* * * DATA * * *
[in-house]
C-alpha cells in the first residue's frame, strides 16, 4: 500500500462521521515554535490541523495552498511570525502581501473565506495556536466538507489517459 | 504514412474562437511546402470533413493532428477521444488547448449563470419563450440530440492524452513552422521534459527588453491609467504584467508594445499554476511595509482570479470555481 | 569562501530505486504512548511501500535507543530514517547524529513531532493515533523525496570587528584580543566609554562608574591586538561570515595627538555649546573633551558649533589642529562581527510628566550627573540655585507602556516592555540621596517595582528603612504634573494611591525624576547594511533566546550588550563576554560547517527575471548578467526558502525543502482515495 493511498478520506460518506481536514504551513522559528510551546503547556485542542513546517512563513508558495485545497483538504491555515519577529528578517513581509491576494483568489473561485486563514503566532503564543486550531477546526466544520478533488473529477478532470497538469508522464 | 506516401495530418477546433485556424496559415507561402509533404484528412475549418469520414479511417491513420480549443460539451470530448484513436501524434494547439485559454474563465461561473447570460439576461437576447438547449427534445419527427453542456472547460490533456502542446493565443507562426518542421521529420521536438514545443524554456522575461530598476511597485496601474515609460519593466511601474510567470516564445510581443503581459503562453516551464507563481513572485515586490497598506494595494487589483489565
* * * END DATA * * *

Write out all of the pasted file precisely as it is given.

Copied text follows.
[in-house]
C-alpha cells in the first residue's frame, strides 16, 4: 500500500462521521515554535490541523495552498511570525502581501473565506495556536466538507489517459 | 504514412474562437511546402470533413493532428477521444488547448449563470419563450440530440492524452513552422521534459527588453491609467504584467508594445499554476511595509482570479470555481 | 569562501530505486504512548511501500535507543530514517547524529513531532493515533523525496570587528584580543566609554562608574591586538561570515595627538555649546573633551558649533589642529562581527510628566550627573540655585507602556516592555540621596517595582528603612504634573494611591525624576547594511533566546550588550563576554560547517527575471548578467526558502525543502482515495 493511498478520506460518506481536514504551513522559528510551546503547556485542542513546517512563513508558495485545497483538504491555515519577529528578517513581509491576494483568489473561485486563514503566532503564543486550531477546526466544520478533488473529477478532470497538469508522464 | 506516401495530418477546433485556424496559415507561402509533404484528412475549418469520414479511417491513420480549443460539451470530448484513436501524434494547439485559454474563465461561473447570460439576461437576447438547449427534445419527427453542456472547460490533456502542446493565443507562426518542421521529420521536438514545443524554456522575461530598476511597485496601474515609460519593466511601474510567470516564445510581443503581459503562453516551464507563481513572485515586490497598506494595494487589483489565